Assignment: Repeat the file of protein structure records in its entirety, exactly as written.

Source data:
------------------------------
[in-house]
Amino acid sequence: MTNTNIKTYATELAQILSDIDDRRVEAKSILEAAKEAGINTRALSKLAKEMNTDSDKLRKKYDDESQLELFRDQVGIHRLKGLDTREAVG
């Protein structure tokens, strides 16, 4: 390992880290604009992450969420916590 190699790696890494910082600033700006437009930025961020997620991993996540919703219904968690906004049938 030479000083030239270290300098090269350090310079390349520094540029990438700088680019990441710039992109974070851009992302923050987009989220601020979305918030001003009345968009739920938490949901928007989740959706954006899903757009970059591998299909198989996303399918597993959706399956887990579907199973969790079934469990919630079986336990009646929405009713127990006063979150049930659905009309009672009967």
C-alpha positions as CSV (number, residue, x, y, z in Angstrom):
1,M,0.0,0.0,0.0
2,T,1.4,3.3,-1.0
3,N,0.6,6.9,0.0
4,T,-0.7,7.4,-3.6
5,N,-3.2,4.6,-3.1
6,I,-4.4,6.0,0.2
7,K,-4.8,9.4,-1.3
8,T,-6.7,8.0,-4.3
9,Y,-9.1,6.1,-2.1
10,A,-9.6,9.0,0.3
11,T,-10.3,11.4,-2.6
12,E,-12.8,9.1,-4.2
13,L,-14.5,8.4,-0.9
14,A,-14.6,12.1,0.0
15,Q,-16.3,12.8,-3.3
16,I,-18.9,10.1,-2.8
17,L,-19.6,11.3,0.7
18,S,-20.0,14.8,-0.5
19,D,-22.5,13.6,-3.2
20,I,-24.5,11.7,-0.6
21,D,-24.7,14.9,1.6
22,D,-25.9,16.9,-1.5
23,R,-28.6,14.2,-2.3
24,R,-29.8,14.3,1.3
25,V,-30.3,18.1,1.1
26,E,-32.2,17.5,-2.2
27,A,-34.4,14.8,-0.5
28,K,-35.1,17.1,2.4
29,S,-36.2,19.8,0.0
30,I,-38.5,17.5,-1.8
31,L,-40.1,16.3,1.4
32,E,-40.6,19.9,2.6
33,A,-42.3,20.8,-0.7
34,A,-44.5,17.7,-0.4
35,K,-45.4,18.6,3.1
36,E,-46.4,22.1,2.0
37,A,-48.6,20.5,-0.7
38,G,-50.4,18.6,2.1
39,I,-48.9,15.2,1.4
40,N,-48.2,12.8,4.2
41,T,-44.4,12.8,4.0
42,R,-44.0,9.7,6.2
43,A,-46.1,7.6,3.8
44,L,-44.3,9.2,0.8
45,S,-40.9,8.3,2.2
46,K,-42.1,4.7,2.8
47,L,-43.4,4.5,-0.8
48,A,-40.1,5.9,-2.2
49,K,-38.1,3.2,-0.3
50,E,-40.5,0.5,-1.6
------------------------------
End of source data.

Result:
[in-house]
Amino acid sequence: MTNTNIKTYATELAQILSDIDDRRVEAKSILEAAKEAGINTRALSKLAKEMNTDSDKLRKKYDDESQLELFRDQVGIHRLKGLDTREAVG
């Protein structure tokens, strides 16, 4: 390992880290604009992450969420916590 190699790696890494910082600033700006437009930025961020997620991993996540919703219904968690906004049938 030479000083030239270290300098090269350090310079390349520094540029990438700088680019990441710039992109974070851009992302923050987009989220601020979305918030001003009345968009739920938490949901928007989740959706954006899903757009970059591998299909198989996303399918597993959706399956887990579907199973969790079934469990919630079986336990009646929405009713127990006063979150049930659905009309009672009967």
C-alpha positions as CSV (number, residue, x, y, z in Angstrom):
1,M,0.0,0.0,0.0
2,T,1.4,3.3,-1.0
3,N,0.6,6.9,0.0
4,T,-0.7,7.4,-3.6
5,N,-3.2,4.6,-3.1
6,I,-4.4,6.0,0.2
7,K,-4.8,9.4,-1.3
8,T,-6.7,8.0,-4.3
9,Y,-9.1,6.1,-2.1
10,A,-9.6,9.0,0.3
11,T,-10.3,11.4,-2.6
12,E,-12.8,9.1,-4.2
13,L,-14.5,8.4,-0.9
14,A,-14.6,12.1,0.0
15,Q,-16.3,12.8,-3.3
16,I,-18.9,10.1,-2.8
17,L,-19.6,11.3,0.7
18,S,-20.0,14.8,-0.5
19,D,-22.5,13.6,-3.2
20,I,-24.5,11.7,-0.6
21,D,-24.7,14.9,1.6
22,D,-25.9,16.9,-1.5
23,R,-28.6,14.2,-2.3
24,R,-29.8,14.3,1.3
25,V,-30.3,18.1,1.1
26,E,-32.2,17.5,-2.2
27,A,-34.4,14.8,-0.5
28,K,-35.1,17.1,2.4
29,S,-36.2,19.8,0.0
30,I,-38.5,17.5,-1.8
31,L,-40.1,16.3,1.4
32,E,-40.6,19.9,2.6
33,A,-42.3,20.8,-0.7
34,A,-44.5,17.7,-0.4
35,K,-45.4,18.6,3.1
36,E,-46.4,22.1,2.0
37,A,-48.6,20.5,-0.7
38,G,-50.4,18.6,2.1
39,I,-48.9,15.2,1.4
40,N,-48.2,12.8,4.2
41,T,-44.4,12.8,4.0
42,R,-44.0,9.7,6.2
43,A,-46.1,7.6,3.8
44,L,-44.3,9.2,0.8
45,S,-40.9,8.3,2.2
46,K,-42.1,4.7,2.8
47,L,-43.4,4.5,-0.8
48,A,-40.1,5.9,-2.2
49,K,-38.1,3.2,-0.3
50,E,-40.5,0.5,-1.6